30 September - 04 October 2019, 08h30 – 16h30 (unless otherwise specified)
This module investigates the philosophical issues concerning the nature and status of scientific knowledge which continue to arise as science develops. Since the emergence of modern science a series of scientific revolutions have continued to transform our understanding of both nature and human nature. The course is designed to provide the student with a solid grasp of the scientific enterprise. It introduces the student to the methods of science and evaluates these methods. It examines the philosophies of science which situate science in relation to other areas of knowledge and human life. The core question is: Why should we believe what science tells us about ourselves and the world?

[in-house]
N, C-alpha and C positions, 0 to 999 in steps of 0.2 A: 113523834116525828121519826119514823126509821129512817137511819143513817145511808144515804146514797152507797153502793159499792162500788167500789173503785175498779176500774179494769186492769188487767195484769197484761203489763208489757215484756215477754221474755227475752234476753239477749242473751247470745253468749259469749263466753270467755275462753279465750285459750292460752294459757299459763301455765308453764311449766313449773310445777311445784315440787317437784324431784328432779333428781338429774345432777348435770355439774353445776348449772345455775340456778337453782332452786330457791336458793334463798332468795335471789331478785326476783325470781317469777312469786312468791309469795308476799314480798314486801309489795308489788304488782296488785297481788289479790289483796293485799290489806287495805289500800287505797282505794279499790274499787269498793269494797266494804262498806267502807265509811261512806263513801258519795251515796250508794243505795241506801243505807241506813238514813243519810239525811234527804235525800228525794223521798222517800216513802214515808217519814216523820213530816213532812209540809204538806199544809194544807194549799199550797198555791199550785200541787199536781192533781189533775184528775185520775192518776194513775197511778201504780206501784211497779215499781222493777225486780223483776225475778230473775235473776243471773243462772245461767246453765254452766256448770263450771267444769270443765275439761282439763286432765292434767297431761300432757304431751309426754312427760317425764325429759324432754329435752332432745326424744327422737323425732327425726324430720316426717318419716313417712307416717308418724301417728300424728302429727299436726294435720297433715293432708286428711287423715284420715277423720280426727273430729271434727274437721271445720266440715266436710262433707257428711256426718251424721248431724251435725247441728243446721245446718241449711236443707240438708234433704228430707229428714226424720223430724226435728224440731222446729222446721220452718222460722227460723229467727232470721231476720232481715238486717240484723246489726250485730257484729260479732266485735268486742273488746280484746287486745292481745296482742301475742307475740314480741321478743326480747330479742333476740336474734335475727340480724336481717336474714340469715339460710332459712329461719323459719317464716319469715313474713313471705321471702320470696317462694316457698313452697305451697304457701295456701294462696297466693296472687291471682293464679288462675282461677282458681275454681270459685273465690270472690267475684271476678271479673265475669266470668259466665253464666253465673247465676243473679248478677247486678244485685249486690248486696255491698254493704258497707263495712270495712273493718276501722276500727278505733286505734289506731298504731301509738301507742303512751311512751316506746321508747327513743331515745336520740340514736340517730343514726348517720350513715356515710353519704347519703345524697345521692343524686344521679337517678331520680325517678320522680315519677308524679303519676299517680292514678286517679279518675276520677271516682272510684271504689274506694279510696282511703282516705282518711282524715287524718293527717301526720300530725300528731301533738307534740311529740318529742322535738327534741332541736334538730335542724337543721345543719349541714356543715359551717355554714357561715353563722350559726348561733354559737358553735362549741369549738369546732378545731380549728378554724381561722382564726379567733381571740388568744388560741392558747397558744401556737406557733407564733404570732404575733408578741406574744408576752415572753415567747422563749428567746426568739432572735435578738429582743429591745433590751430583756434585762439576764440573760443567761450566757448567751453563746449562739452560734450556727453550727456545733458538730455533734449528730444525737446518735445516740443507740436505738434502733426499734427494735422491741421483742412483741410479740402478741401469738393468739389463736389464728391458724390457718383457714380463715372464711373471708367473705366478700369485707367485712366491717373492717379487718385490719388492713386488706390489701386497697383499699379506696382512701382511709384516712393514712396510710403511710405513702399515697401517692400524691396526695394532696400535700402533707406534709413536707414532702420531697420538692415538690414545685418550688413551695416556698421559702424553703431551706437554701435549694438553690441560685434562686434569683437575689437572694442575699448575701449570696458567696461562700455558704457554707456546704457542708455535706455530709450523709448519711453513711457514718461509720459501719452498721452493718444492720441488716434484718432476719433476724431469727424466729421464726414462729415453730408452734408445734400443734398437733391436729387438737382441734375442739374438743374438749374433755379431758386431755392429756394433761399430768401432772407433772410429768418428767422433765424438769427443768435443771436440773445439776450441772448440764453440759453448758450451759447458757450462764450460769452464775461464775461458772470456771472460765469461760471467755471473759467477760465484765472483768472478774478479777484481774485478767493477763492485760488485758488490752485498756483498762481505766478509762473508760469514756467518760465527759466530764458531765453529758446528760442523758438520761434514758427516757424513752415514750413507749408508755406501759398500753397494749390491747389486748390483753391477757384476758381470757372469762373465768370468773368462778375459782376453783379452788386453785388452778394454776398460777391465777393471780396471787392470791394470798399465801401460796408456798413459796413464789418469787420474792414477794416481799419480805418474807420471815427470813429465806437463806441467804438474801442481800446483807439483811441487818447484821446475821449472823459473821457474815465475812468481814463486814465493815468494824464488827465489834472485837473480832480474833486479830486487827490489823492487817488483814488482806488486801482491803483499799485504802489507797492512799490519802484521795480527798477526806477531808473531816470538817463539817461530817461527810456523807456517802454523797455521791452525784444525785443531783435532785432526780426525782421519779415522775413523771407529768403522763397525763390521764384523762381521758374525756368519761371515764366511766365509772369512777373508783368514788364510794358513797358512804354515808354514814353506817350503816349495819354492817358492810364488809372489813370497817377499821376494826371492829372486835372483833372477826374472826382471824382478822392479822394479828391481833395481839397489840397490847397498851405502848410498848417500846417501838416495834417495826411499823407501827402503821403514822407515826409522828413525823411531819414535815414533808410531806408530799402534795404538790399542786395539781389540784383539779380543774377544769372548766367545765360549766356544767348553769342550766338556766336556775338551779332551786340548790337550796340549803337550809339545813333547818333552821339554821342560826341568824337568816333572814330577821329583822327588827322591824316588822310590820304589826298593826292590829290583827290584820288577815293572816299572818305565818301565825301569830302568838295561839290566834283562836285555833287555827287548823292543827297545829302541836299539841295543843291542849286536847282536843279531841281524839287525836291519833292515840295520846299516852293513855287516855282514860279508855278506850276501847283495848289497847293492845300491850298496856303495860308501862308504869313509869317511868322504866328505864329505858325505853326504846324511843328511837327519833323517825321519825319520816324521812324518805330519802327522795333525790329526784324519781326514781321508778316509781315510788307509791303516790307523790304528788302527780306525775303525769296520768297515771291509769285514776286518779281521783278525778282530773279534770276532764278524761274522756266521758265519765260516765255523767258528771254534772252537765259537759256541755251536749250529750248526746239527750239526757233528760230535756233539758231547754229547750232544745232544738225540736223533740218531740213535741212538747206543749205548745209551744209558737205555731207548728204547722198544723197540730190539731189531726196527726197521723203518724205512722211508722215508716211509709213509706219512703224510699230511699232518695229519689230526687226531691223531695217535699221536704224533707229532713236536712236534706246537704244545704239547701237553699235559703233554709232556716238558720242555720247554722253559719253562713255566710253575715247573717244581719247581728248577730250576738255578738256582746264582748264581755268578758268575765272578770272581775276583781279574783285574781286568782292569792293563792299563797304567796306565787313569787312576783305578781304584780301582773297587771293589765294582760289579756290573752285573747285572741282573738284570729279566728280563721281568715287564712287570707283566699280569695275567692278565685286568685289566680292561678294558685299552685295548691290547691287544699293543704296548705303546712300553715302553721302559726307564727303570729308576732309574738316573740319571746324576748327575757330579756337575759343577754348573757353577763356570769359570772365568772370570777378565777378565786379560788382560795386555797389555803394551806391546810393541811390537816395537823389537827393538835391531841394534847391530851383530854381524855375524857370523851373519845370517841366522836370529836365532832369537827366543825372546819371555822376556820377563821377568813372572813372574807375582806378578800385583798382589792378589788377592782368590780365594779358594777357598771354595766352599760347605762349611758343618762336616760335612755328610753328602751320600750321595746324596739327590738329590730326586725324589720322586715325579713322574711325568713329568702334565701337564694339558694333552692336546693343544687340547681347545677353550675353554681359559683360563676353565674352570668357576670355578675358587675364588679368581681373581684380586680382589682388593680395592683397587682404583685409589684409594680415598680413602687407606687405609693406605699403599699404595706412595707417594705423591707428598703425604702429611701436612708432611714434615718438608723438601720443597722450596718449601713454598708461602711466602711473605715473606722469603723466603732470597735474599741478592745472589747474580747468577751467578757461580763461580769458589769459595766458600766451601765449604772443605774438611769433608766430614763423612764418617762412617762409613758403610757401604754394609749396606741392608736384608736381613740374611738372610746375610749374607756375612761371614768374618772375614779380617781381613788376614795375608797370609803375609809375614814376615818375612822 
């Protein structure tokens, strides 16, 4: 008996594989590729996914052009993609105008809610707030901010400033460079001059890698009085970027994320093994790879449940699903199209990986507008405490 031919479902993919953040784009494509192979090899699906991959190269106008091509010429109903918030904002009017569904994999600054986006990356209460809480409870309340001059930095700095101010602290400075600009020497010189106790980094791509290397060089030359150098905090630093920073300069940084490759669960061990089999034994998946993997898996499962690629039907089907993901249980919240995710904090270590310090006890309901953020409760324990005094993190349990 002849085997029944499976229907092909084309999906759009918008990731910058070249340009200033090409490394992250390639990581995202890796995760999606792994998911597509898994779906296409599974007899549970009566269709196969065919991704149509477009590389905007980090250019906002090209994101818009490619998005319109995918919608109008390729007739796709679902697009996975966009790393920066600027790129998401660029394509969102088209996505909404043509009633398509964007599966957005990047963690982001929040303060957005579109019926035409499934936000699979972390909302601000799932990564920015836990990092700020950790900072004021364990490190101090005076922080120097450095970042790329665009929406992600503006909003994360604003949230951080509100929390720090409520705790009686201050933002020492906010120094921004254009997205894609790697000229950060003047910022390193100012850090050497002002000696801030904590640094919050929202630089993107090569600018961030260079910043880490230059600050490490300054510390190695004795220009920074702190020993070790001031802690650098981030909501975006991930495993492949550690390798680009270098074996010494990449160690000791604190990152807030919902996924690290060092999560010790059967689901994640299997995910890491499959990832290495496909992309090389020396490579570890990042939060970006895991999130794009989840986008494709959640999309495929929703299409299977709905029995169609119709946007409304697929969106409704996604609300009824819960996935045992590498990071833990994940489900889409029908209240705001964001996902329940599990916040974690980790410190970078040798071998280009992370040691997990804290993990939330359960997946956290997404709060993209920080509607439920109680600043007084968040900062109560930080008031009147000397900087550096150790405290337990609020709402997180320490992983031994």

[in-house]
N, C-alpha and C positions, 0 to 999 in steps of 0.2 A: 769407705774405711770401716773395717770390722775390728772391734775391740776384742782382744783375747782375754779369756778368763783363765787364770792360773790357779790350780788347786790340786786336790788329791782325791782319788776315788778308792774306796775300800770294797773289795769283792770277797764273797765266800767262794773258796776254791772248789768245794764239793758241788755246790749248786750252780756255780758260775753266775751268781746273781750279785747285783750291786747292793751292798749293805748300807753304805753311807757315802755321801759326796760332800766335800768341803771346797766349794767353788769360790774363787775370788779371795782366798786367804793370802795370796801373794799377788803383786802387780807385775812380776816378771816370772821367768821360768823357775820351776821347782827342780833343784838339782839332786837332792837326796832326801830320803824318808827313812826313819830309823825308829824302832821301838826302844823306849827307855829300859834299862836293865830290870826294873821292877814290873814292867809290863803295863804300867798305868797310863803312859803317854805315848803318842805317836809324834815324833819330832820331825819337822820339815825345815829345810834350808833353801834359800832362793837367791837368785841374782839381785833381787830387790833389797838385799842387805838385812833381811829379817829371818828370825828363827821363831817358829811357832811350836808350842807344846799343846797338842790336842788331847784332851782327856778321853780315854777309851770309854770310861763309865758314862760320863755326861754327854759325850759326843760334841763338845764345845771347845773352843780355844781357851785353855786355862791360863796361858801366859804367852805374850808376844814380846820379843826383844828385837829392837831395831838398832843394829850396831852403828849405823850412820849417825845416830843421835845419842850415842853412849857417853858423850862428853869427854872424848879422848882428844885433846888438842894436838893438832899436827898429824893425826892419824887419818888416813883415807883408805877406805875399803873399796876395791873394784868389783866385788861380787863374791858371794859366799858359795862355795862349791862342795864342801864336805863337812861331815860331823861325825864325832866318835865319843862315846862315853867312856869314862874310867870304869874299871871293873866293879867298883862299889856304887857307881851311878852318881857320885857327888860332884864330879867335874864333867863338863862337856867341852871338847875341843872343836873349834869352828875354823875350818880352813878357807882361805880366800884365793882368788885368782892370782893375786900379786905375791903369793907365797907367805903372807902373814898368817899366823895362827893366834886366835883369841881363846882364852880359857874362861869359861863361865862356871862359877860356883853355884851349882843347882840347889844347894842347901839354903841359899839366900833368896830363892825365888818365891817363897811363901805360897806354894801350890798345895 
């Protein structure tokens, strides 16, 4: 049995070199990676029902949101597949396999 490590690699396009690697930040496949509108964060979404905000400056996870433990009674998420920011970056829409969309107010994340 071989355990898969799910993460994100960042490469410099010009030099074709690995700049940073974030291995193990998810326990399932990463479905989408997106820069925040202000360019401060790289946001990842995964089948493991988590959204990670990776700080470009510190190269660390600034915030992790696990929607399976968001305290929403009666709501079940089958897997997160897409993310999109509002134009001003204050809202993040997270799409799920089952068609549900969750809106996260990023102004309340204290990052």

The contents include:
What exactly are the claims made by science? What is the aim of science? Does science tell us all we need to know? Is there a limit to scientific knowledge?
What is scientific method? How do the empirical methods of observation and experimentation contribute to scientific knowledge? How do the methods of measurement and mathematics contribute to science? How are empirical and mathematical methods combined? What is a hypothesis/a theory/a scientific law? How is a scientific law or theory proved or verified or established? How does scientific knowledge develop?
Is there a single method or many methods of science? How do the physical, biological, psychological and social sciences relate to each other? Can some sciences be reduced to others? How does the cultural or social context affect the status of what is presented as scientific knowledge?
A historical overview of the development of science will be given. The work of Aristotle, Galileo, Bacon, Newton, Darwin, Freud, Einstein will be treated. Also the positions of such philosophers of science as Popper, Lakatos, Kuhn, and Feyerabend will be examined